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UPDATE: Wired looks at a similar idea – genetically modified rats for the Galapagos Island – and ponders the whole idea of manipulating genetics to “restore” natural areas. Here’s the story.

The NY Times has a story about an idea by an MIT evolutionary biologist to genetically engineer mice so that they don’t pass on Lyme disease, as presented recently in Lyme-infested Nantucket Island:

Using new genome-engineering tools, he proposes to create mice that are either immune to the Lyme-causing pathogen, or to a protein in the tick’s saliva, or both, to break the cycle of transmission. If that works … he would then apply for permission to release thousands of the mice on a smaller, uninhabited island. If the number of infected ticks proved to be sufficiently reduced after two years, Nantucket could be next. The release of a few hundred thousand engineered mice over the course of about a year would ensure a stable population of resistant mice.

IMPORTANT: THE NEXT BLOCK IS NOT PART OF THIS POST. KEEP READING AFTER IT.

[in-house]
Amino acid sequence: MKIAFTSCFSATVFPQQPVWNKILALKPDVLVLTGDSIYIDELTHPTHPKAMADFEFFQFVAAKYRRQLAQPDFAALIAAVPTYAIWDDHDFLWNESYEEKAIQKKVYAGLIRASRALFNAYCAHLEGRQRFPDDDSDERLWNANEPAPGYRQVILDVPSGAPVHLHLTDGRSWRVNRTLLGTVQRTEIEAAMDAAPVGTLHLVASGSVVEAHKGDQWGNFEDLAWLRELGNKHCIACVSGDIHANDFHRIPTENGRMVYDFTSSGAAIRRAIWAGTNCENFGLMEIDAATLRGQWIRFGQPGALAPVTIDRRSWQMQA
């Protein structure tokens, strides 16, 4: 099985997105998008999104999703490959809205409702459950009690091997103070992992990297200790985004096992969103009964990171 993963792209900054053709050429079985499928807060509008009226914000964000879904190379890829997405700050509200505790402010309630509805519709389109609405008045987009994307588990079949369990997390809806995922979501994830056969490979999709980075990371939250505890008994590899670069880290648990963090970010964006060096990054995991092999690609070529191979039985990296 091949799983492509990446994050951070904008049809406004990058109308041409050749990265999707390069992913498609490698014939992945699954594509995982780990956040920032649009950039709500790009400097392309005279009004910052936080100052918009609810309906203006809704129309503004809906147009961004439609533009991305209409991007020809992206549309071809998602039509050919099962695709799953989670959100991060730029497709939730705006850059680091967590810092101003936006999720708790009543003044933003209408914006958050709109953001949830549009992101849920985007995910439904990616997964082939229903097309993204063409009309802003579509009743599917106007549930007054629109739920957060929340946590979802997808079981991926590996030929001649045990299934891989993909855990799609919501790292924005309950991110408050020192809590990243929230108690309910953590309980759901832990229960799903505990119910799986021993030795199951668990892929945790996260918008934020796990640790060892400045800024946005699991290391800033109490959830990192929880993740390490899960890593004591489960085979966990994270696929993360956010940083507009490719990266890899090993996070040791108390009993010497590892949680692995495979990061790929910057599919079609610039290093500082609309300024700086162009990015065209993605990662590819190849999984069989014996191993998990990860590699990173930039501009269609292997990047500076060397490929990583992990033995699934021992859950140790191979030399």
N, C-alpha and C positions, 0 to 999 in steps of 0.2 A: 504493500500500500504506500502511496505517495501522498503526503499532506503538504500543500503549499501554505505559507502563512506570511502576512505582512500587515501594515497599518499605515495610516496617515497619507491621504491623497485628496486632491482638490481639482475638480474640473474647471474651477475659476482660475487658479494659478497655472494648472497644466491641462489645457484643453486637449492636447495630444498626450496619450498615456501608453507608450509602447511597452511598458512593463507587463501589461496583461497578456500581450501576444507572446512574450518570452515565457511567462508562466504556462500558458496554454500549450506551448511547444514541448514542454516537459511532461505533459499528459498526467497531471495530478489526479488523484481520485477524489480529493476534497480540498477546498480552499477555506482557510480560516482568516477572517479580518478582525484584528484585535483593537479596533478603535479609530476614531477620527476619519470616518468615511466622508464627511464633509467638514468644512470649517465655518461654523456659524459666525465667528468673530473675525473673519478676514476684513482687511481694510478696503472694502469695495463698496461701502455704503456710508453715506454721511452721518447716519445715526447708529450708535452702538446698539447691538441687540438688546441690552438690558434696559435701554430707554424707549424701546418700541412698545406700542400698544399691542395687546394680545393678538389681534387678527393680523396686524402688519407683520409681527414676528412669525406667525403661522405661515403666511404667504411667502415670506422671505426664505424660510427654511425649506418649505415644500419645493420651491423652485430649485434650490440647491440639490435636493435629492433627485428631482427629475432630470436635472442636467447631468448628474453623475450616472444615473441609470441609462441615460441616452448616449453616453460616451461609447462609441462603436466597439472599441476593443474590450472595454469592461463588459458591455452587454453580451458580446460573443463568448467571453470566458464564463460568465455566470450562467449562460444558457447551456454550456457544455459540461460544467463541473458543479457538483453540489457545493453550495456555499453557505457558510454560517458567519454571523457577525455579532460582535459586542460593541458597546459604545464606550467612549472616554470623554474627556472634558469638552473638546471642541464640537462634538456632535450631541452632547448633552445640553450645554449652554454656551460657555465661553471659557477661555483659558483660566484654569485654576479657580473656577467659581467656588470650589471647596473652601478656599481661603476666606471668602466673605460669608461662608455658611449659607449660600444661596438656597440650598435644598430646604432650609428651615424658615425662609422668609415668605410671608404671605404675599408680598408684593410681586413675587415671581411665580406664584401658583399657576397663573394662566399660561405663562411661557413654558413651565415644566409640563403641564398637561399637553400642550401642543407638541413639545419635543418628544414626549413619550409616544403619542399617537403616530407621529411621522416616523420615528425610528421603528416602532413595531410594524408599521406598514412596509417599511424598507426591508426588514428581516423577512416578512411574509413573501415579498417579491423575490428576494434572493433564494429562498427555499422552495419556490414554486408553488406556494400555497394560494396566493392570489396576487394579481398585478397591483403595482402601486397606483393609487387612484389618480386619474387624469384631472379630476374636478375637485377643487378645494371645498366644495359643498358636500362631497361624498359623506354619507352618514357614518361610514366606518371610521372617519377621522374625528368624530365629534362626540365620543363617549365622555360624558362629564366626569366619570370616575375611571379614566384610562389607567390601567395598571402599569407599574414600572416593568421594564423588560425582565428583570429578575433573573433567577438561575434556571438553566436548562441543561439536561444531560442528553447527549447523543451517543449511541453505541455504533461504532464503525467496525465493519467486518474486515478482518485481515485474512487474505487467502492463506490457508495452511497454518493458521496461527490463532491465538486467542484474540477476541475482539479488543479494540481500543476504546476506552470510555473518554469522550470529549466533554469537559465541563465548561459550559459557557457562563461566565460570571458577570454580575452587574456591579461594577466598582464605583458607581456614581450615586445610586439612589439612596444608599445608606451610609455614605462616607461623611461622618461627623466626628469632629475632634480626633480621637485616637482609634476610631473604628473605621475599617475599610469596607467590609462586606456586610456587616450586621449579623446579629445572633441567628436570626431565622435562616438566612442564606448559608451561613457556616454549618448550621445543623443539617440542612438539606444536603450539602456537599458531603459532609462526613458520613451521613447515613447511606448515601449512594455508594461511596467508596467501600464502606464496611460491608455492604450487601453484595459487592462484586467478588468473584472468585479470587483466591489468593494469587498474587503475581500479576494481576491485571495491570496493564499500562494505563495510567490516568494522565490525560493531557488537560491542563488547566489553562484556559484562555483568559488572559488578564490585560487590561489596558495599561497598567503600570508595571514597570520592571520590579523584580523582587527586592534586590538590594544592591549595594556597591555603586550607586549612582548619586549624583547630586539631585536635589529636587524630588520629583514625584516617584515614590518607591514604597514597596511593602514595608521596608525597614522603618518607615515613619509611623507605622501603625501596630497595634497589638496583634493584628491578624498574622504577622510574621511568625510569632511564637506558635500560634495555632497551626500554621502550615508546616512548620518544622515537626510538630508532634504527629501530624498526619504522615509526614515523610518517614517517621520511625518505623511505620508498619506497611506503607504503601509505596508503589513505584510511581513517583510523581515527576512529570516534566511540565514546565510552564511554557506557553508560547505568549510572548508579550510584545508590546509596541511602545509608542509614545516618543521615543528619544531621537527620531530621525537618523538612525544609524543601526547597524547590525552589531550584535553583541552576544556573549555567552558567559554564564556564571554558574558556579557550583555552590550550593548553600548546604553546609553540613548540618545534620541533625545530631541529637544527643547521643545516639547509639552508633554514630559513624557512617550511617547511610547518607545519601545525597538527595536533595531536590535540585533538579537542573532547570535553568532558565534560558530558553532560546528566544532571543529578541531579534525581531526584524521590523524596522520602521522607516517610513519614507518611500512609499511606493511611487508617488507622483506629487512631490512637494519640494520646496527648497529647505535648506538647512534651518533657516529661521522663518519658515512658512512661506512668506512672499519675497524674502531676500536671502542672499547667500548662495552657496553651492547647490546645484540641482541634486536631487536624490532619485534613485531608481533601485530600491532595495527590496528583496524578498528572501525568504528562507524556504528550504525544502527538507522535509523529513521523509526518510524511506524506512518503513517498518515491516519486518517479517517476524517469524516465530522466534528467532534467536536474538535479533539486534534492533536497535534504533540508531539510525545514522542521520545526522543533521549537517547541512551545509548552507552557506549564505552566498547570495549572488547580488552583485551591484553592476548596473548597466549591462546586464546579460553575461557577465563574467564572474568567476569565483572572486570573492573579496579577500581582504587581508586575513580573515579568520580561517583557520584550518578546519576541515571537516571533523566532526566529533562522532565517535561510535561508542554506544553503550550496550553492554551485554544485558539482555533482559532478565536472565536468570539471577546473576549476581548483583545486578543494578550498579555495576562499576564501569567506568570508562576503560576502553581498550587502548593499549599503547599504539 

This sounds plausible and interesting to me, although there’s always the question of unintended consequences: maybe the genetic changes which disrupt Lyme might do something else that we didn’t anticipate and we don’t like, like maybe make mice impervious to poison. That’s why GMOs are tricky when released in the wild.

But Lyme is such a public-health issue that I think it’s worth the risk. Check out the story for more details.

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